Fear of Interviews

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February 20, 2021
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min read

Interviews are not very fun. A job interview is a very unnatural situation to be in and feels like you are being judged (probably because you are).

For anyone who doesn't enjoy things out of their control, a job interview is not a very pleasant scenario. People understandably put a lot of pressure and expectations on their interviews, which builds up worry and fear. The stress of it all can really hamper your chances of success.

So how can you combat this? Well, this article should give you some tips for coping with interview anxiety and give you the confidence you need to succeed and get the job.

Practice Makes Perfect

You've heard it before, practice makes perfect. You may not hit the heights of perfection by the time you come around to doing your interview but preparation is key if you are going to succeed with job interviews.

Do your research on the company, plan out some answers, and make sure you're ready for anything that may be thrown at you. Fear of the unknown is very common and frustrating to deal with, but preparation will go a long way for your big day.

Of course, you won't know what's going to happen in the interview, but keep in mind that if you're prepared for every eventuality, there is no need to fear your job interview.

Reflect on your Previous Experiences

If you've had experience with job interviews in the past, think back on those and how they went. If they were good, think about all the things that made them positive and take those with you to your next interview.

Did you answer the questions well? Did you say something that intrigued the interviewer? If so, how can you ensure that this is the case at your next interview?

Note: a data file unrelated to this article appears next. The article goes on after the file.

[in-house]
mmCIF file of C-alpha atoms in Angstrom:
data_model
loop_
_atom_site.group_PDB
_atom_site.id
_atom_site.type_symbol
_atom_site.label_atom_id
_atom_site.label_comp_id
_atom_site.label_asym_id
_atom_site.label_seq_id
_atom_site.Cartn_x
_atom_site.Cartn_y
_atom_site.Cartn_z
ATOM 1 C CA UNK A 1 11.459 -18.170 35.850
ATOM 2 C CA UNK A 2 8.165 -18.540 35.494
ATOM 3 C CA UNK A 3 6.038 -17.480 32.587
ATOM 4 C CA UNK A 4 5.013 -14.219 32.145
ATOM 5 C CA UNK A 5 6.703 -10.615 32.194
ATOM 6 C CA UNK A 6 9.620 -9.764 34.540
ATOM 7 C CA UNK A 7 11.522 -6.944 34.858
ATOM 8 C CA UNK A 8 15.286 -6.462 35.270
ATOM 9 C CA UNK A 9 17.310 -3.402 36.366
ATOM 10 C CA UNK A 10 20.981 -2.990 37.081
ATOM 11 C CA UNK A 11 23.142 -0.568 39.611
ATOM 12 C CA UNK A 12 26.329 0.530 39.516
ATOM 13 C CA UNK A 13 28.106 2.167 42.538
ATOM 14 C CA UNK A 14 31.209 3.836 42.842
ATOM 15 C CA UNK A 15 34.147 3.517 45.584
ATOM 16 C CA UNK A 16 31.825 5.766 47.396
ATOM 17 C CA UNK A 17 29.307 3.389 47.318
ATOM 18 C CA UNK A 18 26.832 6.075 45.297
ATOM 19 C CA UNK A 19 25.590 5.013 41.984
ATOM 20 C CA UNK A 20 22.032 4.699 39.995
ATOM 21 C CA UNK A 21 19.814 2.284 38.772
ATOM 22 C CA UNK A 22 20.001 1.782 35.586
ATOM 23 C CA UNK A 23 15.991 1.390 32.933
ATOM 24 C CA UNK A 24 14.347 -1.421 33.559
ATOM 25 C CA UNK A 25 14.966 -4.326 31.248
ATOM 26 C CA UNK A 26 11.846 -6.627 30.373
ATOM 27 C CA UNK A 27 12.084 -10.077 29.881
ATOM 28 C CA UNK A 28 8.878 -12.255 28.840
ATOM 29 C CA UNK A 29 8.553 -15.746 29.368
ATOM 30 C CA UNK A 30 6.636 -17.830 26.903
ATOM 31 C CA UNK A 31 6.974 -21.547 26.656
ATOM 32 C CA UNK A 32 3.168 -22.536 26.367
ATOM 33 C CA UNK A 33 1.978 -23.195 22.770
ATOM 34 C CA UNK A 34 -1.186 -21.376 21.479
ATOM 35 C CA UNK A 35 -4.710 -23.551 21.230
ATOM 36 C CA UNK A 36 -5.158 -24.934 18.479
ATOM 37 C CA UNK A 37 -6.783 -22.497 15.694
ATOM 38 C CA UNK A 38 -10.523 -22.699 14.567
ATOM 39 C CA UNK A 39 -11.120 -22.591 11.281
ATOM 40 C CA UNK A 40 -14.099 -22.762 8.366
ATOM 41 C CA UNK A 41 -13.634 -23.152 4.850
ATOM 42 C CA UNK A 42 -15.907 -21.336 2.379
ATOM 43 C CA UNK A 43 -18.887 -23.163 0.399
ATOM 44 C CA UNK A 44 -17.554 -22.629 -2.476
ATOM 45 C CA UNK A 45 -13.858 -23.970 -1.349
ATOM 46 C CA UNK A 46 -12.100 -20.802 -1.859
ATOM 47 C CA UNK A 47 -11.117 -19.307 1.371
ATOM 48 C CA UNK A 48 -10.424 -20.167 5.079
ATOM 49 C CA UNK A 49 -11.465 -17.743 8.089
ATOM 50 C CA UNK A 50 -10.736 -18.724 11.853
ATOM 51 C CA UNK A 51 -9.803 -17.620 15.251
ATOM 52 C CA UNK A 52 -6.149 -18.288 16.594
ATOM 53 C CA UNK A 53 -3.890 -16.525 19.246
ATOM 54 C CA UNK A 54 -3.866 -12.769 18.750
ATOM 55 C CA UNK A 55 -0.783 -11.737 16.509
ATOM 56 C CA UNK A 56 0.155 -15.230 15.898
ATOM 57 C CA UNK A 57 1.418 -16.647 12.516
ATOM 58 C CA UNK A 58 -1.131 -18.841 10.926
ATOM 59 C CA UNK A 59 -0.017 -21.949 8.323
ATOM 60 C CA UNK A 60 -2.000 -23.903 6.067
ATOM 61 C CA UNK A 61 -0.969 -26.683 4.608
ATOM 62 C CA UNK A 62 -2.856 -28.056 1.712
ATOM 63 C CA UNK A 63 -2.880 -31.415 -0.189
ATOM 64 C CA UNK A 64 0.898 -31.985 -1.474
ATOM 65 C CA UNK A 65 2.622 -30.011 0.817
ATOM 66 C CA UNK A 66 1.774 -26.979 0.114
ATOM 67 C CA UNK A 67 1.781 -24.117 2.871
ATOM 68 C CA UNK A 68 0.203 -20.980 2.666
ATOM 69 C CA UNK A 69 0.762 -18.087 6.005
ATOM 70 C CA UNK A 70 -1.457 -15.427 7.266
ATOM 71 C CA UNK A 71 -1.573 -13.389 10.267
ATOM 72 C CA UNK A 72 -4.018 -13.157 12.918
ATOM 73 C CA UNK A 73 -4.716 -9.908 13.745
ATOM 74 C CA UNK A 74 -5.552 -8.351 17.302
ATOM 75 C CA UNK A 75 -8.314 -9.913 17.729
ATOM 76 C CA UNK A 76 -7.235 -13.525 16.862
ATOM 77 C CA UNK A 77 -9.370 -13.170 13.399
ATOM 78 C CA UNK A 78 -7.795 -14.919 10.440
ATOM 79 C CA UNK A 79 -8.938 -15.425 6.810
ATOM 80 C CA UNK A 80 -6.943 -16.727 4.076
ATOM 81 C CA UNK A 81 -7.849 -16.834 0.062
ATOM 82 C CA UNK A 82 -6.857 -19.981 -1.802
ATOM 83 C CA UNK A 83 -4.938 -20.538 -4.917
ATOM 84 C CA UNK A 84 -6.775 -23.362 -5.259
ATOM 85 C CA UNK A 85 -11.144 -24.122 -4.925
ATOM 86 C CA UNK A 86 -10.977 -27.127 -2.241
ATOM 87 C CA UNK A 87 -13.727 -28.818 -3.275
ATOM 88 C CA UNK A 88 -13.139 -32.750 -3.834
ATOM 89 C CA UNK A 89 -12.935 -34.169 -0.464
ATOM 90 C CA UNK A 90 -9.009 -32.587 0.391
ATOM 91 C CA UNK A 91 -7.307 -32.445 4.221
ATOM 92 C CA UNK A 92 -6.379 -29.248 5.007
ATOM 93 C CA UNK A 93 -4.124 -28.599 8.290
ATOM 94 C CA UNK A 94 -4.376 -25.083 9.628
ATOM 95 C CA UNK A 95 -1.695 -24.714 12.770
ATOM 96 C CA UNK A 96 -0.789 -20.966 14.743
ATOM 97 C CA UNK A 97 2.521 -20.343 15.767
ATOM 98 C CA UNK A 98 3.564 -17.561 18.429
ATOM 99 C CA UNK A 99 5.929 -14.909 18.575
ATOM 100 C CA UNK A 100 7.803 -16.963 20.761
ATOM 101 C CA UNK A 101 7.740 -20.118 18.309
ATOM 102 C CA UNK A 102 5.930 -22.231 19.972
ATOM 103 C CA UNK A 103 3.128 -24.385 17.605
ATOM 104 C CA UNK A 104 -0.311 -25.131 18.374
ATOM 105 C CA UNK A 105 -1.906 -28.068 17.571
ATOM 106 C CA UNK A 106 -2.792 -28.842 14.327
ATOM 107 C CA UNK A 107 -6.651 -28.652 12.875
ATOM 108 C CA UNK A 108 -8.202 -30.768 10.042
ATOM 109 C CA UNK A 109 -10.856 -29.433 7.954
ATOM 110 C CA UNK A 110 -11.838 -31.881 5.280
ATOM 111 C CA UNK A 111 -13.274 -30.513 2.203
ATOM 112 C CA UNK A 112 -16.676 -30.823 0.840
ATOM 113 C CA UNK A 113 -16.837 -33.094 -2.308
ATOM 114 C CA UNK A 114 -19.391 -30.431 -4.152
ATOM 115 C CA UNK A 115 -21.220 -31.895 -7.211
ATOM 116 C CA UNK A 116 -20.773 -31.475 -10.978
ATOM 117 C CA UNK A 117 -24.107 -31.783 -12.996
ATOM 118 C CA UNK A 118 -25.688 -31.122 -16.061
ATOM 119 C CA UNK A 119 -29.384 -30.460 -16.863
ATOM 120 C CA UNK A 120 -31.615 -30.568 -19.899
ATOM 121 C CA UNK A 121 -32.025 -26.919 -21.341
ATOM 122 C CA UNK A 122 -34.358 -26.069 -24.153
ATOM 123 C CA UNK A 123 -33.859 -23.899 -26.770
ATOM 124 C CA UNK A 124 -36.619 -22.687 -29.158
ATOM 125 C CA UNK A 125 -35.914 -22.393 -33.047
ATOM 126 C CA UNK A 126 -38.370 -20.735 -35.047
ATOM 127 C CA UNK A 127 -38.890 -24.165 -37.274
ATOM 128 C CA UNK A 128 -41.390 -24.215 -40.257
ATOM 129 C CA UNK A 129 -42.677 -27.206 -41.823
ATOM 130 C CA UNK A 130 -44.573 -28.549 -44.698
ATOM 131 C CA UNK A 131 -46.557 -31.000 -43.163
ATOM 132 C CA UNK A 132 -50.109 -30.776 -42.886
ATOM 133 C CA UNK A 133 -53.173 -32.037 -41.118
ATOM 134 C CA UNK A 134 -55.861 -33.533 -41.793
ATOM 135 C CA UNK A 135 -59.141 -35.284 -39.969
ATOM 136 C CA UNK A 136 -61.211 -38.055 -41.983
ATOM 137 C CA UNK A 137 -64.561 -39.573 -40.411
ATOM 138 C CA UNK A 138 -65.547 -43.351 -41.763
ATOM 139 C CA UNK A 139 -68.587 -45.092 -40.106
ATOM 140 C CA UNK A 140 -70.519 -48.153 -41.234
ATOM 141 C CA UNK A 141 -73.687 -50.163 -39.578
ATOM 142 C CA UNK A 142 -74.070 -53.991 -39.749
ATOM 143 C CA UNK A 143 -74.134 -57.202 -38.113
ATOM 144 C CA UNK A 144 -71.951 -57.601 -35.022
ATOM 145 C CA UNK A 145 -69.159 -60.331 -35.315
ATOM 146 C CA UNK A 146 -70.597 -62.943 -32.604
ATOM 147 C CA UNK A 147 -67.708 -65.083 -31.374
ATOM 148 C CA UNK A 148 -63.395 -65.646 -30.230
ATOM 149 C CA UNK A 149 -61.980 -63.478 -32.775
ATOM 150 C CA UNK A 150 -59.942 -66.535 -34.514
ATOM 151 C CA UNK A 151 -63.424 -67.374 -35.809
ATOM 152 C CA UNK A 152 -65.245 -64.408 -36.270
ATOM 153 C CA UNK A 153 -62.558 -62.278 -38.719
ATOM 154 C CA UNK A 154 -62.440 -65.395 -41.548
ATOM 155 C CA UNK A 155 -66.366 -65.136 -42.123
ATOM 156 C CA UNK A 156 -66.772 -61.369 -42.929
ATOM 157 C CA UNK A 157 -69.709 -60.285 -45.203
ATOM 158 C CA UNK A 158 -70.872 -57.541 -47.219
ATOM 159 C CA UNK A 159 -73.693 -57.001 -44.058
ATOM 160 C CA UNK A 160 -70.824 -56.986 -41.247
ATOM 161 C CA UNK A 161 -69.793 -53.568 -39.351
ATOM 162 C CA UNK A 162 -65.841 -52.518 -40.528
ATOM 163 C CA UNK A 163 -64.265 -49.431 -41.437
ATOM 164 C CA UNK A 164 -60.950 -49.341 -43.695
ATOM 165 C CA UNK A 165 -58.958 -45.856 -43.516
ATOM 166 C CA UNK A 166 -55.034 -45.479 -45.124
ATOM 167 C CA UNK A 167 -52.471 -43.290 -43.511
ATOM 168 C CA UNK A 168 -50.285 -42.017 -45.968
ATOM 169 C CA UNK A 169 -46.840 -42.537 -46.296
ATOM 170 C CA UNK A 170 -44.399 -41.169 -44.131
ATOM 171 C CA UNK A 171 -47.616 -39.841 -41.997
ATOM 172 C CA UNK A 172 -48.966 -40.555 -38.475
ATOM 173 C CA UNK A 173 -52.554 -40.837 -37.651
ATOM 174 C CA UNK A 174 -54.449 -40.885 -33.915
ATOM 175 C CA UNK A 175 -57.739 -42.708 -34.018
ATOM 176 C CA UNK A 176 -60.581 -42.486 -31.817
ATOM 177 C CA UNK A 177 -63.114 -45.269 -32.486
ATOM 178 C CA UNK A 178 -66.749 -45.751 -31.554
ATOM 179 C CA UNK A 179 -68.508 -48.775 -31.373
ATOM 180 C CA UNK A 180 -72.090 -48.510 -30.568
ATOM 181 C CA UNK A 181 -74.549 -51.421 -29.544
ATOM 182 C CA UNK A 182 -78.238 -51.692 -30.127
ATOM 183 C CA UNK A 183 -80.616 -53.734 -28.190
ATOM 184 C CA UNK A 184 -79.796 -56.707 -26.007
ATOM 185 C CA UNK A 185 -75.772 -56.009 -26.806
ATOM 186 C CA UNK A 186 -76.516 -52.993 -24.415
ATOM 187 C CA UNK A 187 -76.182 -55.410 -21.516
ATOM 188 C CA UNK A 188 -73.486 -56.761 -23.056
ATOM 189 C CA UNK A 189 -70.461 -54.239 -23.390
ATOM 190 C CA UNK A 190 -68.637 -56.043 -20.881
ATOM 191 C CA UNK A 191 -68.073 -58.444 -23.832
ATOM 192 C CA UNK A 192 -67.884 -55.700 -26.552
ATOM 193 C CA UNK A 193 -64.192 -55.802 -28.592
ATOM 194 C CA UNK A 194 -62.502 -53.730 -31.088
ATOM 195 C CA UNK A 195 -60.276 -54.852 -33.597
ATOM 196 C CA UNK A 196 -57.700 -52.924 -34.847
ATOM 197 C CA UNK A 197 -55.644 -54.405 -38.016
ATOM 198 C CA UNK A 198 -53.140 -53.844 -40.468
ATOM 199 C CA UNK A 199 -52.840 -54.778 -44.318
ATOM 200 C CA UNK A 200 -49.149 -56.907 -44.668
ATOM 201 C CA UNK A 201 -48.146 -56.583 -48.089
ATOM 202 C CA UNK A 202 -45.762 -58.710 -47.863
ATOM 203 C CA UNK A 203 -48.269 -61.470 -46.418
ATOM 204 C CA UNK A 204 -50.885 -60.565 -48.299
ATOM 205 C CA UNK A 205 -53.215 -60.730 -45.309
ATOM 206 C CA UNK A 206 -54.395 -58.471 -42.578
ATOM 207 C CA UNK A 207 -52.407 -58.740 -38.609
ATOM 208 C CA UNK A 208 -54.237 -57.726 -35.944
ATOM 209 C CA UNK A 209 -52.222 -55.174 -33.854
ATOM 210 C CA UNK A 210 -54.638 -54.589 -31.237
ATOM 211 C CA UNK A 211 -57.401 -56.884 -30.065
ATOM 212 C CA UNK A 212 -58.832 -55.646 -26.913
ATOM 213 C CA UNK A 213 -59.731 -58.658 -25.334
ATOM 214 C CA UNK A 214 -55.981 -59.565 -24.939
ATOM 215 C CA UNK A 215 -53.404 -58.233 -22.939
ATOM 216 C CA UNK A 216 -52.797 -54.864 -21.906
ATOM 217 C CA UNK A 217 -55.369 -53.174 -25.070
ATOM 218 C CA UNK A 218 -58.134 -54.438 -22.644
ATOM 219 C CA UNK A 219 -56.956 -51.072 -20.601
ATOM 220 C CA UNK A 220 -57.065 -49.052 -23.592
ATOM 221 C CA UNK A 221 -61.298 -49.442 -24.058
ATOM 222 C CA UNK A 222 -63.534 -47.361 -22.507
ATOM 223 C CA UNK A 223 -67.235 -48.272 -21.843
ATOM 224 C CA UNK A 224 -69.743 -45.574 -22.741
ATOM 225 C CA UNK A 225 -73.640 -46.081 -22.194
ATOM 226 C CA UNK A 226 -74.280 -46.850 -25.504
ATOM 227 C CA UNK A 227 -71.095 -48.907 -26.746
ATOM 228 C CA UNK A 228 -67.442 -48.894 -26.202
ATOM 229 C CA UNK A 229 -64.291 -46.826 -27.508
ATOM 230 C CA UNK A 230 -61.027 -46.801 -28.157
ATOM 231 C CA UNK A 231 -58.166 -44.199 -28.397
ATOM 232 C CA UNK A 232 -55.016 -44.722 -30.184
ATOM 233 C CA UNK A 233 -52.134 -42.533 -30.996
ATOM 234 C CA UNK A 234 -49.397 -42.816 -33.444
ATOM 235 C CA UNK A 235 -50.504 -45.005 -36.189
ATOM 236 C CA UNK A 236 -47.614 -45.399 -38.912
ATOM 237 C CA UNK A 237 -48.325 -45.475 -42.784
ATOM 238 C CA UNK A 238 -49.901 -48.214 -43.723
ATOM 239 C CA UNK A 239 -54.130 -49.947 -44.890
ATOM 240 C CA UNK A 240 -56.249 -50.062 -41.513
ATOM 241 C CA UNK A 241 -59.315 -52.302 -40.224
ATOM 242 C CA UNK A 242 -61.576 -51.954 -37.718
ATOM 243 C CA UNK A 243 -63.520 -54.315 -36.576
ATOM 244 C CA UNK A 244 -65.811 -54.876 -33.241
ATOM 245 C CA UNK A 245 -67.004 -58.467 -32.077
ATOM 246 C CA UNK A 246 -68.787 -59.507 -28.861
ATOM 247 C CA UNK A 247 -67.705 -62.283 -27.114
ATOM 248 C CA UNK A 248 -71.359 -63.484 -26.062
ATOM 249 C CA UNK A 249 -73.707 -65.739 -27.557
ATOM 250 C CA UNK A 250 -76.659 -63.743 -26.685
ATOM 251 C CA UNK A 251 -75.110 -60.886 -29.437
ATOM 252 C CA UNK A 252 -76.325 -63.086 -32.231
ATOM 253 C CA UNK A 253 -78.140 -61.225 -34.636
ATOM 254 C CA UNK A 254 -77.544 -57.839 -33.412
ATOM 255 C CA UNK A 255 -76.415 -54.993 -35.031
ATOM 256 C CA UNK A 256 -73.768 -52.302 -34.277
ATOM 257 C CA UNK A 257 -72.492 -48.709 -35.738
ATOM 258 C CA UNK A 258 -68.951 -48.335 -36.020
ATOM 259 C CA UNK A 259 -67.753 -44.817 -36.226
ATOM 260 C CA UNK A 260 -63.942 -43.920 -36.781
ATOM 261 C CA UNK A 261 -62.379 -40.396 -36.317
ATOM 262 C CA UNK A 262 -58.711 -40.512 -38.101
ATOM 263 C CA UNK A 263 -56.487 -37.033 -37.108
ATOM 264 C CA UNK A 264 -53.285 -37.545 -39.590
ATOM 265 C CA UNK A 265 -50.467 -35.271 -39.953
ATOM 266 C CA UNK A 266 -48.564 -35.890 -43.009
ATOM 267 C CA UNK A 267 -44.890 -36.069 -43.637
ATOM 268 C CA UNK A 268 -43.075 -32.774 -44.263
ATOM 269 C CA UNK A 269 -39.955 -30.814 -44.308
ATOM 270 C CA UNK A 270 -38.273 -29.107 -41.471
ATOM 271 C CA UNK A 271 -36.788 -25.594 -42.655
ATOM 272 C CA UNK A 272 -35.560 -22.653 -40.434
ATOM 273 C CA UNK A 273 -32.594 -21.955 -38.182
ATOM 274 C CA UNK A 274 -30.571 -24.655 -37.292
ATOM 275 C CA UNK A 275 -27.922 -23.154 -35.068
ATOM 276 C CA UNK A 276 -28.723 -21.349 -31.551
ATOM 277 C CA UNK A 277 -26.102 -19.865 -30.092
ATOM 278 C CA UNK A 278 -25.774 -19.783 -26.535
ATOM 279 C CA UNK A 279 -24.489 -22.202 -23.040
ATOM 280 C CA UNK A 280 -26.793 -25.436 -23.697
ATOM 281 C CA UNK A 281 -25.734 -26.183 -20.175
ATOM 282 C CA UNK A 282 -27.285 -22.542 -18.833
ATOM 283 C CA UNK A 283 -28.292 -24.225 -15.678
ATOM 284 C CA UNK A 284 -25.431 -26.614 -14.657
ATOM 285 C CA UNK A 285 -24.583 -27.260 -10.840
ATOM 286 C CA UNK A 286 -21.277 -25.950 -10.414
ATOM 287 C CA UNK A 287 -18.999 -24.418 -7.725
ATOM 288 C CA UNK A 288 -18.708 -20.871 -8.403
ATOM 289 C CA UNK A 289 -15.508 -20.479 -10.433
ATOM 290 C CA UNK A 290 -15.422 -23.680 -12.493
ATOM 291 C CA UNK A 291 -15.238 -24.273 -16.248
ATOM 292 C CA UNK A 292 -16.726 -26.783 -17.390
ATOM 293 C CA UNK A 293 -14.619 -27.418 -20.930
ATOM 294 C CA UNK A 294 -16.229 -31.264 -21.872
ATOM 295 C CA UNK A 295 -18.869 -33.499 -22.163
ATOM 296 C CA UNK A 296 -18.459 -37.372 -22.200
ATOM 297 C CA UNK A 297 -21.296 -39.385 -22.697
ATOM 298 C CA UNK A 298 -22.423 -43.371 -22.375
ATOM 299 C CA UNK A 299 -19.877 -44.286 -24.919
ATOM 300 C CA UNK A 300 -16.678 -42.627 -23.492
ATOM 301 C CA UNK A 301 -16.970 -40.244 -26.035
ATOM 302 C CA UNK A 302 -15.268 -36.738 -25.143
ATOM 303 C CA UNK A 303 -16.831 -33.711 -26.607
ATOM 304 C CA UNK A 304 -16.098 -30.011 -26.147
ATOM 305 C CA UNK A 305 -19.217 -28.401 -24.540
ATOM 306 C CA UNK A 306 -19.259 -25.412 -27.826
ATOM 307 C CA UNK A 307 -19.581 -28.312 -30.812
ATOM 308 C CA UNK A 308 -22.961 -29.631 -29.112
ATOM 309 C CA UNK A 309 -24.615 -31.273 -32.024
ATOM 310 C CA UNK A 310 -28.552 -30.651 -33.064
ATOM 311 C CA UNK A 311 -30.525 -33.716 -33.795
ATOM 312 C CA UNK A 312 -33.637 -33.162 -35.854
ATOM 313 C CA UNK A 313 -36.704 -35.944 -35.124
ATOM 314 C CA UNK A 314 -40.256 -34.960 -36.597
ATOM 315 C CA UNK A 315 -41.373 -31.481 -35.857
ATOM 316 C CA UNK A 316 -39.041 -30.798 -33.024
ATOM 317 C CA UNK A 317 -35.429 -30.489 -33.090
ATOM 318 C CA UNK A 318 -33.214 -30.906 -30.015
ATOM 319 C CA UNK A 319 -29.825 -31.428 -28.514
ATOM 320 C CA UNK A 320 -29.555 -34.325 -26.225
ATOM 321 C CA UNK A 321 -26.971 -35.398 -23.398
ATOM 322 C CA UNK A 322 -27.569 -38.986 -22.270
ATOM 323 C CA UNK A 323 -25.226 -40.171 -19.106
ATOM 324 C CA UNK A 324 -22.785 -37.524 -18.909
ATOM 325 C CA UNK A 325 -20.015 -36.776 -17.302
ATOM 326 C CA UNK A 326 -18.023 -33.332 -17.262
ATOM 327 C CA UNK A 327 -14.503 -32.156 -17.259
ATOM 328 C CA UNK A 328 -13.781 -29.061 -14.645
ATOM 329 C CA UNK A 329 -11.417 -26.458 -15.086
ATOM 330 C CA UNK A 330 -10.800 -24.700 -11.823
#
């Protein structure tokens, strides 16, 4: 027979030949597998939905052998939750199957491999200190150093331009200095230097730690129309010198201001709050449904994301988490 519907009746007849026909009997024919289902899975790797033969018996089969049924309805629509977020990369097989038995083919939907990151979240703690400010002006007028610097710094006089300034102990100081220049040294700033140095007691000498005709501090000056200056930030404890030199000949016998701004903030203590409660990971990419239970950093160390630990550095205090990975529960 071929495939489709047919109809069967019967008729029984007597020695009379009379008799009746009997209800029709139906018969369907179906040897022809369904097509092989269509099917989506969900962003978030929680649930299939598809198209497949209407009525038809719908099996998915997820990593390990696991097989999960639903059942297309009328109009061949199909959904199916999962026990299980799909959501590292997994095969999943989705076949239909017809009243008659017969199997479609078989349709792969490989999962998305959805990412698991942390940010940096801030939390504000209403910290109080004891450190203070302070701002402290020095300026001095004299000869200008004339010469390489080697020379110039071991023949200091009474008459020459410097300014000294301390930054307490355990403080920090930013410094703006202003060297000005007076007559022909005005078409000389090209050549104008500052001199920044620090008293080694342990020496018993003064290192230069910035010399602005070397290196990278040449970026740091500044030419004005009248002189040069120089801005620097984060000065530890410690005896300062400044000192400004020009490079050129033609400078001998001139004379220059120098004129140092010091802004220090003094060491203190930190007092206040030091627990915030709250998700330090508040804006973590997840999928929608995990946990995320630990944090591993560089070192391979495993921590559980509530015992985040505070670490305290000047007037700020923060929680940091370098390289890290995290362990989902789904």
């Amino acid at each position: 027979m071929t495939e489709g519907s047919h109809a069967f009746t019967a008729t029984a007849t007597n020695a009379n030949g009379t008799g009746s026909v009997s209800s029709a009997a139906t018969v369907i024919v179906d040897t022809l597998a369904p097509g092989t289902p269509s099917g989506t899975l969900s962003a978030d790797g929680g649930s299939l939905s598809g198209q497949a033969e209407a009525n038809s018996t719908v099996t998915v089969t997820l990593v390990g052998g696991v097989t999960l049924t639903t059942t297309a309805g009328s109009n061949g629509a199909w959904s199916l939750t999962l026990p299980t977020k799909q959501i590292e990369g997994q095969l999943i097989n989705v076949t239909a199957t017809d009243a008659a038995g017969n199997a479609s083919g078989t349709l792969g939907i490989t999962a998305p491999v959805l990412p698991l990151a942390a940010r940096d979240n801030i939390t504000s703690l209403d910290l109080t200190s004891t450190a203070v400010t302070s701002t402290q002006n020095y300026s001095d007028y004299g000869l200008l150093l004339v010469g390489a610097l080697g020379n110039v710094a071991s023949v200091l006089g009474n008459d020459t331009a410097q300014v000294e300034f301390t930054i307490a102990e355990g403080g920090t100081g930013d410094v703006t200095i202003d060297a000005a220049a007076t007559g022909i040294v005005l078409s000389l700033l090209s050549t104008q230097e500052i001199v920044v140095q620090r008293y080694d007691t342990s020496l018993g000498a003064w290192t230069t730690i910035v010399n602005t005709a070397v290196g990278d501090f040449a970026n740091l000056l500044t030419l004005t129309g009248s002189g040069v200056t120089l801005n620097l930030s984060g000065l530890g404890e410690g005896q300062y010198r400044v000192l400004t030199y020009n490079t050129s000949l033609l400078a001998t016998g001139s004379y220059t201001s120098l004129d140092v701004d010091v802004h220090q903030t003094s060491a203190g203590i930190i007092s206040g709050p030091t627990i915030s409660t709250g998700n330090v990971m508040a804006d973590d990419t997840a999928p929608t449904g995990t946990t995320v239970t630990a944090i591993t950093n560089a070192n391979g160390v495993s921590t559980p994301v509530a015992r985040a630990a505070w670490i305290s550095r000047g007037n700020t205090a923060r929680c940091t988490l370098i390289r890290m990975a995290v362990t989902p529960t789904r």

If there's a past interview that didn't go well, think about the reasons it could have gone better. Which response was it that made it a less than ideal experience and how can you prevent that from happening again? Were you so nervous during the interview process that you couldn't think properly and all your answers came out wrong?

Don't worry, you're human. Prepare yourself for the kind of questions you may get, compose yourself, and try again this time.

If you're caught off guard with a question you were not expecting and can't think of a suitable answer off the bat, don't panic. Take a second, compliment the interviewer on their question, and ask for a moment to consider it. The interviewer is unlikely to penalize you for politely asking for some time, in fact, they are likely to be impressed by your composure.

Worst case scenario, you keep your response very short, or aren't sure what to say and have to admit it. Even if they totally stump you, don't give in to fear and anxiety. There's only so much you can research and prepare for before interviewing.

Preparing material beforehand to answer the interviewer well is something that can help, but it's no guarantee. Regardless, don't panic or have fear. Your skill set and job experience can still keep you on their shortlist whether you nail the interview or not. Just do your best!

Prepare Answers for Common Questions